After hearing about Google acquiring PostRank, we went ahead and started to count the Google blunders or failures that we could remember. We love Google and there isn’t any question on the success of Google and its Search; if there was ever a champion for Web 1.0, Google would be the one. However after dominating one technology cycle these companies find difficult to dominate the next technology cycle.
Apparently, there are more than one would imagine:
1. Google X:
Google X was a version of the Google home page modeled specifically for Apple Mac users. The bottom of the page read, “Roses are read, Violets are blue. OS X Rocks. Home page to you”. Its hard to imagine Google crafting anything to Apple today, unless it’s a court document, and in fact Google X only survived for one day.
2. Google Catalog:
Google Catalogs, a search engine for print catalogs, languished in Beta from 2001 until 2009, when Google put it out of its misery, finally realizing the uselessness of a product that puts catalogs online, when only people who can’t use the Internet still use catalogs.
3. Web Accelerator:
Google’s downloadable Web Accelerator (a proxy server used to reduce web access time via caching technologies) had some terrible bugs and privacy issues. Let’s start with a simple example; it prevented users from watching YouTube videos. Google closed it in 2008.
4. Google Video Player:
Google Video player was a standalone desktop application for playing Google video files. Google hasn’t fared well at entering a market late unless it offers a clear improvement on existing products, and it turned out the world didn’t need yet another video player with no real improvements.
5. Google Answers:
Google’s answer to Yahoo Answers, literally. Google employed paid researchers and asked users to bid for a response to their questions. But users, it seems, preferred their information free, even if free isn’t always best.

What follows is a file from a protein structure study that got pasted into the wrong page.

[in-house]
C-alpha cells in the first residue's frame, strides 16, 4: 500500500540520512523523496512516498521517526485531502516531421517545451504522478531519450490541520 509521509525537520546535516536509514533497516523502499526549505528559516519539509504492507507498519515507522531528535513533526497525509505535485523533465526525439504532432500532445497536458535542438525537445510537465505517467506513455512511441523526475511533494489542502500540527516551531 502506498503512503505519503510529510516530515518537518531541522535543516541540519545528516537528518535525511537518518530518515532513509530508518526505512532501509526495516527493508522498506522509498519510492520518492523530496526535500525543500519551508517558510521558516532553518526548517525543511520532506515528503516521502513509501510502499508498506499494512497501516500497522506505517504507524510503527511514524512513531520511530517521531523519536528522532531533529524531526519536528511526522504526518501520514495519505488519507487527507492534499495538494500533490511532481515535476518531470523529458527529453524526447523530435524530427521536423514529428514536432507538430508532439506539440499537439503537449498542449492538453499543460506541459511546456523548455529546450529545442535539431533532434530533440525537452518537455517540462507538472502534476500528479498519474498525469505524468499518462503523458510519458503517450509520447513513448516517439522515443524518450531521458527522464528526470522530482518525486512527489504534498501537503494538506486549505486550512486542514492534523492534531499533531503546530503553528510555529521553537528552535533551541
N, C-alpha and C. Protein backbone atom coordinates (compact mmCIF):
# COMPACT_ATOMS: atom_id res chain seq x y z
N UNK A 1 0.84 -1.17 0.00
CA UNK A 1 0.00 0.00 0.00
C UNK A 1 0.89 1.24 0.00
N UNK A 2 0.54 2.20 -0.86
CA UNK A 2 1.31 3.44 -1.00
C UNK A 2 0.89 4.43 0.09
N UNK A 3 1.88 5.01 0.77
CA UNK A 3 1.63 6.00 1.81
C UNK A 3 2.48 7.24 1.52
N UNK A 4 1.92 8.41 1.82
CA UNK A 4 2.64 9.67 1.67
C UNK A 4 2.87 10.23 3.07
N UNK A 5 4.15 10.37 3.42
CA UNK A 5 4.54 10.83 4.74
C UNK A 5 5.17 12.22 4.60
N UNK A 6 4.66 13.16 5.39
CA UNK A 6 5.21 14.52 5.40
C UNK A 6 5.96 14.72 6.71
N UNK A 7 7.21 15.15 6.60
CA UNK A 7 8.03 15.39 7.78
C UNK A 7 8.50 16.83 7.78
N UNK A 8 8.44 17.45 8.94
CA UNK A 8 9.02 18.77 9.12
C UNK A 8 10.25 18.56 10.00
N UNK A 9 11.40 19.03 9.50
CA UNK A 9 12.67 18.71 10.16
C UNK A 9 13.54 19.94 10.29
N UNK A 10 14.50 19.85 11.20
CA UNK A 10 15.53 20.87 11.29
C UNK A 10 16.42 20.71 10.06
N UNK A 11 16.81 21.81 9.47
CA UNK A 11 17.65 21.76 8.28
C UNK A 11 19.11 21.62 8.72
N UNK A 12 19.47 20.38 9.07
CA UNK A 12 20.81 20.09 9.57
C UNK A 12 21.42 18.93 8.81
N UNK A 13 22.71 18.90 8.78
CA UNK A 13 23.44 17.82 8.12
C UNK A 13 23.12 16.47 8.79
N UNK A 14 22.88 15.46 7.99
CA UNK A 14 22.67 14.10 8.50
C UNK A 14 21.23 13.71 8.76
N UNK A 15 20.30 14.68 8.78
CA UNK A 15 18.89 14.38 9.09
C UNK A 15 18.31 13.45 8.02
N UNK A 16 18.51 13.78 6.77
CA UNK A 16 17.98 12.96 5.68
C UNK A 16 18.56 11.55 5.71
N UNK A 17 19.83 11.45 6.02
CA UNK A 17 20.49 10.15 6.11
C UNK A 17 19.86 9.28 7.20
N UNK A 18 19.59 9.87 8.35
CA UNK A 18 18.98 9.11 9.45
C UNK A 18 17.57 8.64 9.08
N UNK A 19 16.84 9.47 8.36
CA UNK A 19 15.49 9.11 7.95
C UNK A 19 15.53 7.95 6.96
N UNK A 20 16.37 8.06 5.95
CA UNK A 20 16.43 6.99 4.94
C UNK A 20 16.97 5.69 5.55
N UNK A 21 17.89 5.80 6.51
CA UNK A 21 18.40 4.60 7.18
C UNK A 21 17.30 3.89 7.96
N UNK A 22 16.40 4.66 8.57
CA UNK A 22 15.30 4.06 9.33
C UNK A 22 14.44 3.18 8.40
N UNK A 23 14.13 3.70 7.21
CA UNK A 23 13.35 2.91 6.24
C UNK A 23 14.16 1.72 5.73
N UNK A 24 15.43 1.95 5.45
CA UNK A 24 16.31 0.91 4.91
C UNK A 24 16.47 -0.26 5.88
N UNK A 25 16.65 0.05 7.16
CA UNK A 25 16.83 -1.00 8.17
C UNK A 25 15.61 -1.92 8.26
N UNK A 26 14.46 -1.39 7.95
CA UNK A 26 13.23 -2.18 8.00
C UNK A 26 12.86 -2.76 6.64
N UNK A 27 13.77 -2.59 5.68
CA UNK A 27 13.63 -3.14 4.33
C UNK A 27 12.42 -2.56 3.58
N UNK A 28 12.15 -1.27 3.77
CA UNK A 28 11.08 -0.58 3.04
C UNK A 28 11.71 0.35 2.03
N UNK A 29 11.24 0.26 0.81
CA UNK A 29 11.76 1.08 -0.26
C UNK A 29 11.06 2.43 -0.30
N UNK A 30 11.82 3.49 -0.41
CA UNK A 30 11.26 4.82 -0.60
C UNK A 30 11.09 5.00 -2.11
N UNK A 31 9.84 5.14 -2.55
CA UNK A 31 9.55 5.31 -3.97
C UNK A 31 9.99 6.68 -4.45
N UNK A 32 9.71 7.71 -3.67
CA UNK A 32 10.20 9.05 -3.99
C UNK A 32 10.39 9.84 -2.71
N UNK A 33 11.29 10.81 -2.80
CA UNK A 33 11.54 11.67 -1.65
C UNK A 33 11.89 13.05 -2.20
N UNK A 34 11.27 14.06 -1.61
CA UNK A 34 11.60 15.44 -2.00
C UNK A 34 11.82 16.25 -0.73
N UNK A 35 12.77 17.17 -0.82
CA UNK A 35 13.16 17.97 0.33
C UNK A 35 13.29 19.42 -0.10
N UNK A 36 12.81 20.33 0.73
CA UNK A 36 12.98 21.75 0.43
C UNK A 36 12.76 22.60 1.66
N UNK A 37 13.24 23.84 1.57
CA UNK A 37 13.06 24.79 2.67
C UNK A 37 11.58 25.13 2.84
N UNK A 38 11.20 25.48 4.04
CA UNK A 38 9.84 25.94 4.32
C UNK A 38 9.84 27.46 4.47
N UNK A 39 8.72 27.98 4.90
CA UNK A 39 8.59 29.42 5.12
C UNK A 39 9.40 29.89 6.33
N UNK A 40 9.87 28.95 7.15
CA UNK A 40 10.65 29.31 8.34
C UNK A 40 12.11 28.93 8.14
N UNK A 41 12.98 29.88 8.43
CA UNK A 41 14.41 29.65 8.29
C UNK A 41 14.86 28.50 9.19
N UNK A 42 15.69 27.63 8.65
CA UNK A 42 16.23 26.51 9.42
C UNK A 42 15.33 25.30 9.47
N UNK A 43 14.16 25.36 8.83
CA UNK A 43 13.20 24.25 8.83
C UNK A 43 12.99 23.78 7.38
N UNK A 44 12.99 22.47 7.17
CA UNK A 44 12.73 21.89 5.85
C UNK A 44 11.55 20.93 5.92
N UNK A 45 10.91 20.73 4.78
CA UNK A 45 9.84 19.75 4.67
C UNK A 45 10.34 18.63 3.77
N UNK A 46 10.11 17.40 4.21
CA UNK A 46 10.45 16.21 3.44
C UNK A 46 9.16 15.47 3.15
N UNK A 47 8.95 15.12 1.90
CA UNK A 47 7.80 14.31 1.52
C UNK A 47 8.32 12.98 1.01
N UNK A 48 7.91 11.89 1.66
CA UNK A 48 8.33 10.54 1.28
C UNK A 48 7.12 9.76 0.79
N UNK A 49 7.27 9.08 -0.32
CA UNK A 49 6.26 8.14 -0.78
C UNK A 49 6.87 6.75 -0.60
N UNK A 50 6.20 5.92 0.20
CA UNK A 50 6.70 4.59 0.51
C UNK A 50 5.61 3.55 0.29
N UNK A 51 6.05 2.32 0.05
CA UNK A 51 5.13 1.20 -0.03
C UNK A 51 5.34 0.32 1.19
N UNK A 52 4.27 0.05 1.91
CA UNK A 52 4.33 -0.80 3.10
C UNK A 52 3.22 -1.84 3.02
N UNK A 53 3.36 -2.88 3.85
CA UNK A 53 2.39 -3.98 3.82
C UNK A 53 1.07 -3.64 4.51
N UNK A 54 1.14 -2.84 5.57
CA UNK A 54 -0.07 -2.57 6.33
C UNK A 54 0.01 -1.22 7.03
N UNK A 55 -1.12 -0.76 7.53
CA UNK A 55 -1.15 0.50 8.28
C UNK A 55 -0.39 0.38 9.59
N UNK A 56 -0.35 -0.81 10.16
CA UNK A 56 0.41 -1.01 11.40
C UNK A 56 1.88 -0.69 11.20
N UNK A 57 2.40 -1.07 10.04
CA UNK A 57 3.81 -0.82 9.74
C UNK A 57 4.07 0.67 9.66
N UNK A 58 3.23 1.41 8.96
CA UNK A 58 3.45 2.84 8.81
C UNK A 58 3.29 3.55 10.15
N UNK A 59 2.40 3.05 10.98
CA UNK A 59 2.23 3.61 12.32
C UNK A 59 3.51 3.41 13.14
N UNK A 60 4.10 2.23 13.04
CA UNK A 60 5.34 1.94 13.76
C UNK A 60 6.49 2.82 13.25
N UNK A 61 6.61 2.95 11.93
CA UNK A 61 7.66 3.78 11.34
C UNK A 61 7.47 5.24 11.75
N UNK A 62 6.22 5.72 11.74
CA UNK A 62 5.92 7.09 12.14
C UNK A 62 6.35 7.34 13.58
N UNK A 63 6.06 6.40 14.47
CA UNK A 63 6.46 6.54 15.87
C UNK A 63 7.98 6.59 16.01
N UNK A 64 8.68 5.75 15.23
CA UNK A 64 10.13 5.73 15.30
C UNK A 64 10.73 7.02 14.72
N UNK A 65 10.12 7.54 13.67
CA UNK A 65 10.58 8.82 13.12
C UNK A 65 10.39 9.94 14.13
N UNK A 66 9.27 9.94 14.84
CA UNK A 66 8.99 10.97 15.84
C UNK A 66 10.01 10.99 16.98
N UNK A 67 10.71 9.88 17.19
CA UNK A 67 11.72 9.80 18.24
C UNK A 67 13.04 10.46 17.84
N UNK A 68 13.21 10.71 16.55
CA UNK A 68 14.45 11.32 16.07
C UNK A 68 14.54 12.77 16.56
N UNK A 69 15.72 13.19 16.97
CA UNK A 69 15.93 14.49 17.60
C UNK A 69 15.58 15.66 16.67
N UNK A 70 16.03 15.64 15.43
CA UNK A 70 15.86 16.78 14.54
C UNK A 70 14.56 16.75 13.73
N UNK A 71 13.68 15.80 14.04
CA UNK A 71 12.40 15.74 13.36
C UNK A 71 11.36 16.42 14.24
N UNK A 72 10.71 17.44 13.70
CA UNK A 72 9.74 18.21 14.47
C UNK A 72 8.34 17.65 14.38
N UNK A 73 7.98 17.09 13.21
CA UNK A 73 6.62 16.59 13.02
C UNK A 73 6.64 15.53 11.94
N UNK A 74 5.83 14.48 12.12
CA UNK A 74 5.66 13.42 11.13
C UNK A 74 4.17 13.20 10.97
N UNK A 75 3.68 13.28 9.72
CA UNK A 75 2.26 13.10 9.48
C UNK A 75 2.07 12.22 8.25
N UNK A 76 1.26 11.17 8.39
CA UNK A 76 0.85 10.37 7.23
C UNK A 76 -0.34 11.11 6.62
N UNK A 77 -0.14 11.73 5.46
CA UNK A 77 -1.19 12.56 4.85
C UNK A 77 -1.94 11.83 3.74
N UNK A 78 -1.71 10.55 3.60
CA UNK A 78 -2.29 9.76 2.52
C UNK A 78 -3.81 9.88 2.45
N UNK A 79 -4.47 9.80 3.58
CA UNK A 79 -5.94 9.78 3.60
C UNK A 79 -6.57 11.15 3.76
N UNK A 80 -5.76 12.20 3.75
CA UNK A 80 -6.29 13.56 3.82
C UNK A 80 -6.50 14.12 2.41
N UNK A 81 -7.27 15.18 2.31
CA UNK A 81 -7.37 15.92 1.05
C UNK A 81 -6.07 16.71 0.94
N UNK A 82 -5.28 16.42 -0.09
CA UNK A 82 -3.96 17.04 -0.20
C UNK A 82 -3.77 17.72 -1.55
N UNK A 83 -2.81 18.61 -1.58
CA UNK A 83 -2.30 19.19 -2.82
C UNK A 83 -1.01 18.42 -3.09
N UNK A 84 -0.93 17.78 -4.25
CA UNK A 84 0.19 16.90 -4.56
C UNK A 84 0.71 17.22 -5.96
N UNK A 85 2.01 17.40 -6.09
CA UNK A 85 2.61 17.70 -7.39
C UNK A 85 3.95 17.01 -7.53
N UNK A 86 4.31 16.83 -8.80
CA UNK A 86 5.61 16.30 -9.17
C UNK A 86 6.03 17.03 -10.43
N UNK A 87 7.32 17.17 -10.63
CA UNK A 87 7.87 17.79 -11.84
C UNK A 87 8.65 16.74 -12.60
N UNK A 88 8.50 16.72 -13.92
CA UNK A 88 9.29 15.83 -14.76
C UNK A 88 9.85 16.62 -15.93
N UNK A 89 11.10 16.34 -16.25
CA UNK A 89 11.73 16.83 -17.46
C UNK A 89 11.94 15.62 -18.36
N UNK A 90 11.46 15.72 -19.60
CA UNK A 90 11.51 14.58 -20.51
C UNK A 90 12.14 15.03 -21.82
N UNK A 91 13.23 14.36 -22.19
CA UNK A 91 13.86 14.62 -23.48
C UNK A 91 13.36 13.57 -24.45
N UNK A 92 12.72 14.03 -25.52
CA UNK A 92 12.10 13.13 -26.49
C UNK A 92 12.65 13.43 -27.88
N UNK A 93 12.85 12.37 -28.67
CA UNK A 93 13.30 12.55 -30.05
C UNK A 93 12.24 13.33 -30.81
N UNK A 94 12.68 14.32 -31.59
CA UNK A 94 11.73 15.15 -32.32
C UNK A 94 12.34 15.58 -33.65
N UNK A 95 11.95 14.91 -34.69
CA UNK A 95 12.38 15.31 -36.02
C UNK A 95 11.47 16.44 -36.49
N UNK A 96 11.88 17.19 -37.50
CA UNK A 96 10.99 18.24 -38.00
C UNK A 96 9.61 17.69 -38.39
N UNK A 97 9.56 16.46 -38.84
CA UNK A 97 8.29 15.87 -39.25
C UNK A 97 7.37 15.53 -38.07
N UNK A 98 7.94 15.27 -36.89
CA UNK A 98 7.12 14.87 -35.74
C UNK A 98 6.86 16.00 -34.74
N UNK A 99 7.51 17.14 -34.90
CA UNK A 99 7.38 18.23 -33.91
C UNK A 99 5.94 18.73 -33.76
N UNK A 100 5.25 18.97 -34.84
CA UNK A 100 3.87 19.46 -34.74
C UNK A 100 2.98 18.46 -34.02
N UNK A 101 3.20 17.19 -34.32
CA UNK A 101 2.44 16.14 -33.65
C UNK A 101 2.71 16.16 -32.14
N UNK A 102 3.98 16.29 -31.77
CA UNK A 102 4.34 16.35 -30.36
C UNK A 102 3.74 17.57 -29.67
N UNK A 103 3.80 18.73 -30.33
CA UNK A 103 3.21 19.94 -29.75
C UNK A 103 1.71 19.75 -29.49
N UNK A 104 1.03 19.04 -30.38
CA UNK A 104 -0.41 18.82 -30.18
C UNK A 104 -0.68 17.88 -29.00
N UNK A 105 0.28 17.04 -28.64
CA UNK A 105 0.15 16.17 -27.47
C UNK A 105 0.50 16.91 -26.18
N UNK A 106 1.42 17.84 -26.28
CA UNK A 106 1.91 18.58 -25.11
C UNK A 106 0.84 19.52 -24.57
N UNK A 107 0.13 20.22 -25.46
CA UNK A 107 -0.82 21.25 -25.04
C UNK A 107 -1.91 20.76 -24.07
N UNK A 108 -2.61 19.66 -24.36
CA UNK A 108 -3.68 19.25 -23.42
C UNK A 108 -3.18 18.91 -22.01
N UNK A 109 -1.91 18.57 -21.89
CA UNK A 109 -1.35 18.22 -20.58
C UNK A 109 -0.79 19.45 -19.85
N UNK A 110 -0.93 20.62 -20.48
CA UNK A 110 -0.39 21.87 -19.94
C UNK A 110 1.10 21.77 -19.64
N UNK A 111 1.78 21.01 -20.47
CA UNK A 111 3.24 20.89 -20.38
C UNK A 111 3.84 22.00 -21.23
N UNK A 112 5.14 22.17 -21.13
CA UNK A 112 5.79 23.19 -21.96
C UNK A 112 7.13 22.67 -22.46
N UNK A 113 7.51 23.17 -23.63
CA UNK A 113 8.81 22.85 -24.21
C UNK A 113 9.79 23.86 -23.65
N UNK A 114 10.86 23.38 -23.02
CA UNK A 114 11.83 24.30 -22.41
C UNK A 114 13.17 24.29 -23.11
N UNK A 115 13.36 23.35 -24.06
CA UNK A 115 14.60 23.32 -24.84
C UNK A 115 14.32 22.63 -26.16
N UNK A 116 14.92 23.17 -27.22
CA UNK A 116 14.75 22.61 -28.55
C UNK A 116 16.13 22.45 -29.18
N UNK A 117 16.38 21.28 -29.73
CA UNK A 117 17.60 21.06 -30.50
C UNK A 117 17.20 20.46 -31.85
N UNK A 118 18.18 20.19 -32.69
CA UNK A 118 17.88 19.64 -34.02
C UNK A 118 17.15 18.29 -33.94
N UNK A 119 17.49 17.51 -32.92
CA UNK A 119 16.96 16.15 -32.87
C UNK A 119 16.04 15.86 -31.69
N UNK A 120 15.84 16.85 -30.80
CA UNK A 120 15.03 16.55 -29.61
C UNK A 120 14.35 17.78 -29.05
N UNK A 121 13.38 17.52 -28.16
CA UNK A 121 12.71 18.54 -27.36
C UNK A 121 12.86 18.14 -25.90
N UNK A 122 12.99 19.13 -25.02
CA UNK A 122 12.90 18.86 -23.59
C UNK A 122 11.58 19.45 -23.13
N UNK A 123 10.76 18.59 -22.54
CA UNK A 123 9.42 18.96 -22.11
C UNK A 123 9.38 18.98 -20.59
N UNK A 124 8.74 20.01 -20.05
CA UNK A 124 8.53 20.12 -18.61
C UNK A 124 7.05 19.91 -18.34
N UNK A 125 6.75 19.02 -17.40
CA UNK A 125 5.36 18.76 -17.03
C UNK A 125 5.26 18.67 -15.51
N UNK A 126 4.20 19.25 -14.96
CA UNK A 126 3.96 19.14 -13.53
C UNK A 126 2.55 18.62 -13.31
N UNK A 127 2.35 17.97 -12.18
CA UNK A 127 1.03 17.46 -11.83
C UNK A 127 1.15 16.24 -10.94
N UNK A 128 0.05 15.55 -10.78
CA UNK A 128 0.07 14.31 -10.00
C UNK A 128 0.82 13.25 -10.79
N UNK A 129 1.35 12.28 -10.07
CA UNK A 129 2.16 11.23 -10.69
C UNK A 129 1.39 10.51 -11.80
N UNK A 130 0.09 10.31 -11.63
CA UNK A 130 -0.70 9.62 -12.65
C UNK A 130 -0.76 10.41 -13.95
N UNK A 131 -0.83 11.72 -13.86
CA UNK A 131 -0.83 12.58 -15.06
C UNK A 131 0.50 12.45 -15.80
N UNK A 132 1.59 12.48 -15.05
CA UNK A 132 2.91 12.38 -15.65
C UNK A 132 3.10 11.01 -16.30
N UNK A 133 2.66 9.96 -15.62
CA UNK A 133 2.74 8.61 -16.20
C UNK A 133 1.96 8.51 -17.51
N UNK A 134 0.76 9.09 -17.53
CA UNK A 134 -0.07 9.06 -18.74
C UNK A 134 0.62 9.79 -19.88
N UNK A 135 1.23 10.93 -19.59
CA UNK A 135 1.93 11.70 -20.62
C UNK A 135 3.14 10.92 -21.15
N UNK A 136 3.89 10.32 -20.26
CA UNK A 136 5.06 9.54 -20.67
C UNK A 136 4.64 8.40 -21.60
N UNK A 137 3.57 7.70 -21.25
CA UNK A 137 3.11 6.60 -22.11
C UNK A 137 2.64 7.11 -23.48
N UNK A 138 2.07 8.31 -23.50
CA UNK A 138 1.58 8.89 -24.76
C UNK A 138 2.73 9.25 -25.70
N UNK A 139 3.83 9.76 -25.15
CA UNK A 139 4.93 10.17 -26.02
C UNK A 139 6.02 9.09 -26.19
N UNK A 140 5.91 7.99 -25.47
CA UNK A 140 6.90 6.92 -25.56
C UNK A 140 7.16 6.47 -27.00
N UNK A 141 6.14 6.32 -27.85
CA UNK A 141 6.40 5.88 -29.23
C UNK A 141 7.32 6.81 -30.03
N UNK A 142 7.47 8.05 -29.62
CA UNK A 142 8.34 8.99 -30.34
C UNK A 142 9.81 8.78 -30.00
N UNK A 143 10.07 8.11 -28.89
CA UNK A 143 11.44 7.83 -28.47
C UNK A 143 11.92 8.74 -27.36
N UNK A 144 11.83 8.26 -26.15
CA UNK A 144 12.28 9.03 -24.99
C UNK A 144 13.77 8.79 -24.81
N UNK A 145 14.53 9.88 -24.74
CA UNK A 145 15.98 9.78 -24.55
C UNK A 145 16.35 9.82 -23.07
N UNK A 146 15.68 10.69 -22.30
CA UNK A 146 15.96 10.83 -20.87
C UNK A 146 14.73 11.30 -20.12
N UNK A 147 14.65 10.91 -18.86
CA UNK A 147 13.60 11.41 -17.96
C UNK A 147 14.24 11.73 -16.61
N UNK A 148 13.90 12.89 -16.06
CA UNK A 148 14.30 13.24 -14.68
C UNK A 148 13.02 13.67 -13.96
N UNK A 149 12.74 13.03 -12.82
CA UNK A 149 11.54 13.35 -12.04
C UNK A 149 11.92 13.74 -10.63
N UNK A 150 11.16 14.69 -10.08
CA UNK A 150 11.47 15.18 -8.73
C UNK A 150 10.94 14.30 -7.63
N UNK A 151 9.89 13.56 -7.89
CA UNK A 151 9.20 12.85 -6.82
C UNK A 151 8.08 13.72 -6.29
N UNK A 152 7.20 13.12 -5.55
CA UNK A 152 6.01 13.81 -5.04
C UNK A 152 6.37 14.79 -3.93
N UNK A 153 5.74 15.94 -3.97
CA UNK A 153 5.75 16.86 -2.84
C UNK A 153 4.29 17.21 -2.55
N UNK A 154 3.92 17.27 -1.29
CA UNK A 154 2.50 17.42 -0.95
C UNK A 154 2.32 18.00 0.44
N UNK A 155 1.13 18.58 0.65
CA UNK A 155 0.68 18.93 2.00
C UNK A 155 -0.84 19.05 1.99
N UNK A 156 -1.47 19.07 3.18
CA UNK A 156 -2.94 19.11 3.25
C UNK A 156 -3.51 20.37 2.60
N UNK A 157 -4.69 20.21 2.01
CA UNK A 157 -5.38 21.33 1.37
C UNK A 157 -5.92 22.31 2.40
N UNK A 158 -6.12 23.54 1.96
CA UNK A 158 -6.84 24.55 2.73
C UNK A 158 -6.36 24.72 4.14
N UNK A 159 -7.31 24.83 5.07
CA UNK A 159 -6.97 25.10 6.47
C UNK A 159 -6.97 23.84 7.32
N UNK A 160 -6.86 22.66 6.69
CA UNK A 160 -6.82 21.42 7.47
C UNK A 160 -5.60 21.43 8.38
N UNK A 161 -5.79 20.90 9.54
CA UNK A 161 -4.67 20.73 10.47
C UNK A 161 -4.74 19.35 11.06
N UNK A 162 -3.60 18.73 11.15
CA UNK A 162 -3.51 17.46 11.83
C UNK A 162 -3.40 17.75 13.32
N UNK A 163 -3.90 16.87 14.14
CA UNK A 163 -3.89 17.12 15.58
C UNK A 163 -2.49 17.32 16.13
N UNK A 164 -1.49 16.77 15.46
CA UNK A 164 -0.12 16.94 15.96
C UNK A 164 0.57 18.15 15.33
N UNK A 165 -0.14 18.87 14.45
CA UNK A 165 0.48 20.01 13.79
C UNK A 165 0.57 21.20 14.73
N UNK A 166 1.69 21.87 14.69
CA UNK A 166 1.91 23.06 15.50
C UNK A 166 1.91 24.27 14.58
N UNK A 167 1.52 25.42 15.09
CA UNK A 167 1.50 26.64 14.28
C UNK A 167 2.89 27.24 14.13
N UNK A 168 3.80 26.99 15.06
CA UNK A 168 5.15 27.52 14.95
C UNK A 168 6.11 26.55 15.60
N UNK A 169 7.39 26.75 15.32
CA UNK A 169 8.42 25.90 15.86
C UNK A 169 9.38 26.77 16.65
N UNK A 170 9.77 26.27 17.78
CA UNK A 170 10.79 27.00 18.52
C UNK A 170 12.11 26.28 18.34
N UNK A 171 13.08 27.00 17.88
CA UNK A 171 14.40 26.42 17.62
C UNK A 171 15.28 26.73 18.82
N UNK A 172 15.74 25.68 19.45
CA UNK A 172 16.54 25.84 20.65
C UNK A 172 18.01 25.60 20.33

6. Google Wave:
Google Wave was supposed to reinvent email; bringing old-fashioned electronic mail together with new technologies like instant messaging and social media. It launched to huge hype, but users found it overly complicated and it died shortly after.
7. Wiki Search:
SearchWiki turned Google Search into a Wiki – logged-in users could move results up and down or delete results they didn’t like. Searchers can still start a result to mark it as a favorite, but the other wiki options went to the chopping block. Let’s see if they will be reintroduced in Google +1 updates.
8. Google Audio Ads:
Google Audio Ads, a radio-based advertising platform, which would offer the powerful metrics of search-based advertising to broadcasters, however, measuring performance proved difficult which led Google to close it down in 2009.
Google bought Dodgeball; a mobile search networking services in 2005. The founder went on to leave Google and form FourSquare, now the leader in the location-based check-ins and social location advertising. Dodgeball closed down, FourSquare is booming, and Google has recently launched a new mobile app; Latitude. However, Latitude does not seem to be gaining popularity and is now being overshadowed by Facebook Check-In as well.
Jaiku is to Twitter as Dodgeball is to FourSquare. Google purchased the micro-blogging services in 2007 but It failed to take off. This was not the first time in history that a market leader was missing the next technology bus.
11. Google Notebook:
Google notebook was a browser based application that allowed users to cut, paste, save and share text, links and images from the web to personal “notebook”. This functionality has been replaced by Google Docs.
12. Google Page Creator:
Google page creator was a tool to help users to create web pages, which were hosted on Google’s Servers. Google canned the product in 2008 to focus on Google Sites (not the first time it suffered from feature overlap).
13. Google Buzz:
In another attempt to keep up with Twitter and Facebook, Google launched this social network as an opt-out service for Gmail users, many of whom reacted angrily. Can Buzz overcome privacy concerns and slow growth? With the integration of Google +1, only time will tell.
If more come to mind, please inform us via comment below.